Opendoor bounces back from FTC Fine with new product launch — RISMedia

What a way to start a new month. That’s probably on the mind of one of iBuying’s most prominent players, Opendoor, as it launches a new product after being fined by federal regulators.

Days before the Arizona-based company is expected to report its final earnings, Opendoor received a $62 million fine from the Federal Trade Commission (FTC). The FTC accused the iBuying giant of “cheating potential home sellers” with misleading information about how much more money they could make selling their home to Opendoor than on the open market using traditional processes.

“Opendoor promised to revolutionize the real estate market, but built its business using old-fashioned deception about how much consumers could make by selling their homes on the platform,” said Samuel Levine, director of the Bureau of Consumer Protection of the United States. the FTC, in a statement Monday. .

The FTC claimed that Opendoor advertised that consumers would earn “thousands of dollars more” by selling to the iBuyer. A survey by the agency found that most consumers lost money by selling to the company.

The agency’s investigation uncovers several other alleged misdeeds, including Opendoor’s misstatement that consumers would likely have paid less fees by selling to the tech company than they would with traditional transactions.

The FTC also alleged that Opendoor was breaking the law by using projected market value prices when making offers to buy homes. The charges include downward adjustments in market values.

While Opendoor disagreed with the FTC’s allegations, the company announced in a statement Monday that it would pay the $62 million. According to the FTC, the company has also agreed to “stop misleading potential home sellers” and “stop making unfounded claims.”

The iBuyer also noted that the FTC’s allegations are related to activities that occurred between 2017 and 2019, and the company changed its target marketing messages “years ago.”

“Our decision to settle with the Commission will allow us to resolve the matter and focus on helping consumers buy, sell and move with simplicity, certainty and speed,” said Opendoor. in a statement. “We are delighted to put this business behind us and look forward to continuing to provide consumers with a modern real estate experience.”

The company appears to be doing just that as it launched a new product called Opendoor Exclusives on Tuesday.

Opendoor Exclusives, touted as a “one-tap buying experience for home buyers,” is a self-service product designed to bring an e-commerce-like experience to the home buying process, according to a statement from Opendoor.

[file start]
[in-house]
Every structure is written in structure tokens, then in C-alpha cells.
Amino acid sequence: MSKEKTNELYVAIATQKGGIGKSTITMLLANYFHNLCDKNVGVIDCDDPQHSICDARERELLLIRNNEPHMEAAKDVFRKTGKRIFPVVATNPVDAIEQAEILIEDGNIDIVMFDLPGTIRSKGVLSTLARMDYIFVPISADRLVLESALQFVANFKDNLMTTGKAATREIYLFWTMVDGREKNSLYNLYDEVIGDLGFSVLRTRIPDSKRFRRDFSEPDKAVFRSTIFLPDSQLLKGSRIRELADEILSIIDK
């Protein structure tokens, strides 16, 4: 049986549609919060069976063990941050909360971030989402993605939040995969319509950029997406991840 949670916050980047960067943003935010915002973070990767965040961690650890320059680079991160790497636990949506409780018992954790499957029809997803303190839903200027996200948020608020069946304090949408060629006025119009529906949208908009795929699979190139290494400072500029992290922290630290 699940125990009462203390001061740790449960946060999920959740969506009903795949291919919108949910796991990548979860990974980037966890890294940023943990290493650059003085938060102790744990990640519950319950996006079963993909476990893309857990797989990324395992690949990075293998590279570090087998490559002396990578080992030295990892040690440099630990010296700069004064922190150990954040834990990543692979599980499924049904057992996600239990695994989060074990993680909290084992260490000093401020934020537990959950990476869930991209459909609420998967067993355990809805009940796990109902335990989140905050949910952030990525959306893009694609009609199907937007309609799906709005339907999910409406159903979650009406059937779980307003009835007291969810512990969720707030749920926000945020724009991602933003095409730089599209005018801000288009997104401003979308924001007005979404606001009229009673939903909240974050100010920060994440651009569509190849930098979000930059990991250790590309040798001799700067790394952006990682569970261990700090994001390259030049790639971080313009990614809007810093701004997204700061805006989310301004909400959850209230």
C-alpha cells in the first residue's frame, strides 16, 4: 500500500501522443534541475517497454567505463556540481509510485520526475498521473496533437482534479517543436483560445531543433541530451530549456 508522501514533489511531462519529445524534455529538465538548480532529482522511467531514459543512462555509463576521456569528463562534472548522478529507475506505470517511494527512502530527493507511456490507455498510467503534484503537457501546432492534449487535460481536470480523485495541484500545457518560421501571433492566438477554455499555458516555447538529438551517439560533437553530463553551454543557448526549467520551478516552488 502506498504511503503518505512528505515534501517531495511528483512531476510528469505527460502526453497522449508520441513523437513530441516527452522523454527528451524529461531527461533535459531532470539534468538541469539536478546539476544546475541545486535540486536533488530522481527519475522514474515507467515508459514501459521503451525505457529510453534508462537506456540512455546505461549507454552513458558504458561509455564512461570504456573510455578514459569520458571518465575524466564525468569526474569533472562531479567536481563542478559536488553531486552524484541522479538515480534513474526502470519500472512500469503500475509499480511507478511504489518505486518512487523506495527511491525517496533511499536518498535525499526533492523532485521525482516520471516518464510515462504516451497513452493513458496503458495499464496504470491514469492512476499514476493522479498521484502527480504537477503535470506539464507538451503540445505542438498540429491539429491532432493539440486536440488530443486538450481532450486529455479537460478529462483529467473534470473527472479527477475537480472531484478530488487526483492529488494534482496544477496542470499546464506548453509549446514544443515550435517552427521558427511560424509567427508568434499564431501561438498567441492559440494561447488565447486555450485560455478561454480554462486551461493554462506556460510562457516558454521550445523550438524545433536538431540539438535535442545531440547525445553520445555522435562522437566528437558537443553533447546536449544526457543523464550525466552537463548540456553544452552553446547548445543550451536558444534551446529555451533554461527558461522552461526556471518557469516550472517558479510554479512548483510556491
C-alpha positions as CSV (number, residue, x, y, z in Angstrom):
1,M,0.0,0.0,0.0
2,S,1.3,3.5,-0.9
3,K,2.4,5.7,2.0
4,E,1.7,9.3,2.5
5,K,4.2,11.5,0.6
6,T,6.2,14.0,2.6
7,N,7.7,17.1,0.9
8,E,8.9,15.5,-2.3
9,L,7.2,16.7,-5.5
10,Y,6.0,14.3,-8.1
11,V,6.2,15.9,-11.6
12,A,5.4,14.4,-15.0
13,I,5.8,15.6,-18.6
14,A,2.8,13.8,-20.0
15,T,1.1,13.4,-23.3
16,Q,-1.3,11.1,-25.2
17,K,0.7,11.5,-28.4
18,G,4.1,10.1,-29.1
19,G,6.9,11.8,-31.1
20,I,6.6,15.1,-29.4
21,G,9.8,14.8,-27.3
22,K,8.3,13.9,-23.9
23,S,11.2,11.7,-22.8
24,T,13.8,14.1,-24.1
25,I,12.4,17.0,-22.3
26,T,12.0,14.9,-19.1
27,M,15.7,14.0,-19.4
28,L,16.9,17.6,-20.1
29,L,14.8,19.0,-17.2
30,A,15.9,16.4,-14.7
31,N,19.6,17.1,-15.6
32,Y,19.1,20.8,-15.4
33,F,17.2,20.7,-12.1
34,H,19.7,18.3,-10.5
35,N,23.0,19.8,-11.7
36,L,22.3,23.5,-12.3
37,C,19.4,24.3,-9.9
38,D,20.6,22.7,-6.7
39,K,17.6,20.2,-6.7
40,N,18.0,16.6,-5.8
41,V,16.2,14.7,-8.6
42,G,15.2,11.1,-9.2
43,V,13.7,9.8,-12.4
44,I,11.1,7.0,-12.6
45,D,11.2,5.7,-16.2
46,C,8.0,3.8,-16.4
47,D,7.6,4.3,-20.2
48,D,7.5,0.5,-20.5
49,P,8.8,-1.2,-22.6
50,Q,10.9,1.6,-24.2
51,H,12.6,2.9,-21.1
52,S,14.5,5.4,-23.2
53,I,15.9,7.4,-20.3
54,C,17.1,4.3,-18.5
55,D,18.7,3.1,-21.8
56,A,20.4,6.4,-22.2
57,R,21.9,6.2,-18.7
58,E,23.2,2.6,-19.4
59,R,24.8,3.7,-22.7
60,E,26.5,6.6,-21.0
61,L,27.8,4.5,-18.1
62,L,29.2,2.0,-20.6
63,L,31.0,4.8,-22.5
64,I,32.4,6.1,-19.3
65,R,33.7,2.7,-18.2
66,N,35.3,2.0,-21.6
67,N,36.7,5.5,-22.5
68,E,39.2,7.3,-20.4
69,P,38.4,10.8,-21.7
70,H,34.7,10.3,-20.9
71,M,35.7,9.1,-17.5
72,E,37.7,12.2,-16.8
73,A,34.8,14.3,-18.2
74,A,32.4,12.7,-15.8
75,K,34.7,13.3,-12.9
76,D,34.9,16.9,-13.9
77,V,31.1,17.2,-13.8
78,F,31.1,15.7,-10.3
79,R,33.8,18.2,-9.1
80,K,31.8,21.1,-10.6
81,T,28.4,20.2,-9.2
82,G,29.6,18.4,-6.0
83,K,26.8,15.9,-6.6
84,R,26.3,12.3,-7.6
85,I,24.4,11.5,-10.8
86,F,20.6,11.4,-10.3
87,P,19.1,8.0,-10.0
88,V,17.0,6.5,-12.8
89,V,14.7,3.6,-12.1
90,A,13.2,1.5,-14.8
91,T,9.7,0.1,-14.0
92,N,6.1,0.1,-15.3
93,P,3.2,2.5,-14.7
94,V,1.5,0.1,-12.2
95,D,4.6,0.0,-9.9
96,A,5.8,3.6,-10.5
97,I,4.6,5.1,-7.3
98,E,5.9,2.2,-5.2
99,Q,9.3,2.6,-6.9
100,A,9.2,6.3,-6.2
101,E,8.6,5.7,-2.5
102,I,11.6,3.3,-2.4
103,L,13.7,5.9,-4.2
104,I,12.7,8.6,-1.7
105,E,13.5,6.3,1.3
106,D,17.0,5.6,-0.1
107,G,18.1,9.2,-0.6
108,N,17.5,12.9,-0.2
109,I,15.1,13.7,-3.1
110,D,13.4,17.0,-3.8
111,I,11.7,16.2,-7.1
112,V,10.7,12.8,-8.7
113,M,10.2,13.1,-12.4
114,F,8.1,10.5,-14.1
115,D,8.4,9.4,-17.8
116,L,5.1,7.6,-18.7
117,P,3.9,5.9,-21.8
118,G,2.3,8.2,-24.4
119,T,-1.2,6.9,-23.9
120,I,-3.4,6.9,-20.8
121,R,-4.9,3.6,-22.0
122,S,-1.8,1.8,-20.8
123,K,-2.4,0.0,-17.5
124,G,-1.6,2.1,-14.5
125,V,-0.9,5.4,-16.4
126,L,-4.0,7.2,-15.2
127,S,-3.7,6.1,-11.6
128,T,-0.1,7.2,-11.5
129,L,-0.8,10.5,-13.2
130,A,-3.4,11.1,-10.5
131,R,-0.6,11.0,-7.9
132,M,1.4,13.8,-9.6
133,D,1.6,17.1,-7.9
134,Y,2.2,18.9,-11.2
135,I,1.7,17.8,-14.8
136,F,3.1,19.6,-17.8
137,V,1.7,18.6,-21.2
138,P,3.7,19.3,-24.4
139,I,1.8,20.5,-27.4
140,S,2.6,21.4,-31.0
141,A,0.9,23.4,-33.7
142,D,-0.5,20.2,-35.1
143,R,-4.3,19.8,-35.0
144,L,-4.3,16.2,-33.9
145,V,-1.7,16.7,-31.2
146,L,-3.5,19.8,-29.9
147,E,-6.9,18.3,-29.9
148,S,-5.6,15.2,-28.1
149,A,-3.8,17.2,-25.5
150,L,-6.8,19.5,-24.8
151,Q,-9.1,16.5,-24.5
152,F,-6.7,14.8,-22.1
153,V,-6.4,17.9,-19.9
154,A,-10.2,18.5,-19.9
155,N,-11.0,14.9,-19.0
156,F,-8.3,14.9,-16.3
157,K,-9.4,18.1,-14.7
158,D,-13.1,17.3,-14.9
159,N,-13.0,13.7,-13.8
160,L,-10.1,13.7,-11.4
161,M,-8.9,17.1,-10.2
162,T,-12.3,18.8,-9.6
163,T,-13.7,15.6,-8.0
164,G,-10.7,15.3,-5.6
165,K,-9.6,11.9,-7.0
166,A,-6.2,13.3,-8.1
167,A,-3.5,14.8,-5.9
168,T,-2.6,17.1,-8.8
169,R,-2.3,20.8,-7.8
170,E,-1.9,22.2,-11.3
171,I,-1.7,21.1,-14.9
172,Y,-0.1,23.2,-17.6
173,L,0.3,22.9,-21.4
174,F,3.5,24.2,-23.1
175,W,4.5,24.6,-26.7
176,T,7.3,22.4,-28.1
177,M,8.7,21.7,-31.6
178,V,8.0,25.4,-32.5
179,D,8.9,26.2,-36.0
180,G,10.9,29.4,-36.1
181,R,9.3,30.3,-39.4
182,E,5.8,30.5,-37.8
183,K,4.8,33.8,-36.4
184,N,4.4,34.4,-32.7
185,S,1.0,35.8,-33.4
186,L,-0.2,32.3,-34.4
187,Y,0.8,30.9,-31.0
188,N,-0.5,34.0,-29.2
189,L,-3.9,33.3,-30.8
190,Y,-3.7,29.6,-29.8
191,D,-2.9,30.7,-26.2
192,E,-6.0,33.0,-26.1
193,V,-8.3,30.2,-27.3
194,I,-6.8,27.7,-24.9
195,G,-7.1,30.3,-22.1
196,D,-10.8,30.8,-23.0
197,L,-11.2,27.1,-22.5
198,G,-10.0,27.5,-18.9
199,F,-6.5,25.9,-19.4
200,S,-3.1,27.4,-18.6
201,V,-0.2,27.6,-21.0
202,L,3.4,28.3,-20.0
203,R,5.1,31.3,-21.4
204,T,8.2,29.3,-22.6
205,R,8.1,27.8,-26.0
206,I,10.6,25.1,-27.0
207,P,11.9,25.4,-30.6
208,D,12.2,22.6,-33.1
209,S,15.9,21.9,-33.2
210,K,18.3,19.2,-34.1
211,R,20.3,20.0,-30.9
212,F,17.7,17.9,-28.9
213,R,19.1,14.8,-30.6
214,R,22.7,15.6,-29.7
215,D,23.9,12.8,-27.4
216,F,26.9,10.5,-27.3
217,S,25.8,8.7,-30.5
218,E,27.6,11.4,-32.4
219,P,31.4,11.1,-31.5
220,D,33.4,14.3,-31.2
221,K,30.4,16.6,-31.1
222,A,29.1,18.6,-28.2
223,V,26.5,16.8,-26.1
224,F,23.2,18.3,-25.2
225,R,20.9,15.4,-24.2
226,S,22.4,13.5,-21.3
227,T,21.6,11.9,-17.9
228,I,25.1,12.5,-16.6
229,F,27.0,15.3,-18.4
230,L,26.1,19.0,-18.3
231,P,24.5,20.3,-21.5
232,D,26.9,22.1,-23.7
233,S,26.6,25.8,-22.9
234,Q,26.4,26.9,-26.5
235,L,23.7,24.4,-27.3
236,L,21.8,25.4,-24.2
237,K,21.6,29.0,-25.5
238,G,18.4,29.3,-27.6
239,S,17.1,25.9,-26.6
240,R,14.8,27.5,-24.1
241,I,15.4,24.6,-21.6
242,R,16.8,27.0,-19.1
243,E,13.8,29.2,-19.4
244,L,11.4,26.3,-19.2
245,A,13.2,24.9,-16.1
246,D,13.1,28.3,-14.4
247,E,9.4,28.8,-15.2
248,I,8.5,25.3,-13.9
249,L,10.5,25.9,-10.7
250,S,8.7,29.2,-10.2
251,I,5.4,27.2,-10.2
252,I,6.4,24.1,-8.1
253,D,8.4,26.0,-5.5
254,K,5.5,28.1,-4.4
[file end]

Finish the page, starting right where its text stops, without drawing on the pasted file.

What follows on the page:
“Between rising interest rates and low housing stock, it’s a challenging time to buy a home,” said Merav Bloch, vice president and general manager of Opendoor Exclusives. “In a competitive environment with high mortgage rates, aspiring homeowners feel frustrated, anxious and defeated after losing on bids. We built Opendoor Exclusives to make buying a home more secure and hassle-free.”

Launched in Austin, Houston and Dallas-Fort Worth, Texas, Opendoor Exclusives makes iBuyer’s offerings available to consumers for 14 days before being listed on a multiple listing service (MLS).

During that 14-day period, buyers will be offered discounted prices for which Opendoor will list the home on an MLS, according to the company page.

If a consumer buys a home from Opendoor Exclusives that appraises for less than the purchase price, the company said it would lower the price by up to $50,000 to match the appraised value under its Appraisal Price Match Guarantee.

“This gives you more confidence that you are not paying too much for a house,” said Opendoor.

“Our exclusive price means no bickering, no lack of transparency and no more love letters to sellers. With Opendoor Exclusives you are in control’, says Opendoor.

Additional benefits include a fully digital checkout and no penalties if buyers change their mind and go back anytime before closing.

Shoppers can explore and virtually visit homes owned by Opendoor on the Opendoor Exclusives site and go through a short verification process. To purchase an offer, consumers can click a “buy” button that allows them to sign a contract, make a serious deposit, schedule inspections, and finalize the lender’s details (including a review) online.

“We’ve heard from our customers how difficult it can be to buy a home in this market environment and how stressful the process can be, so we decided to build something better,” said Opendoor in the FAQ section of the webpage. of the program. “Because we own these homes, we can give our customers the opportunity to buy them before anyone else and make the purchase process simple and streamlined.”

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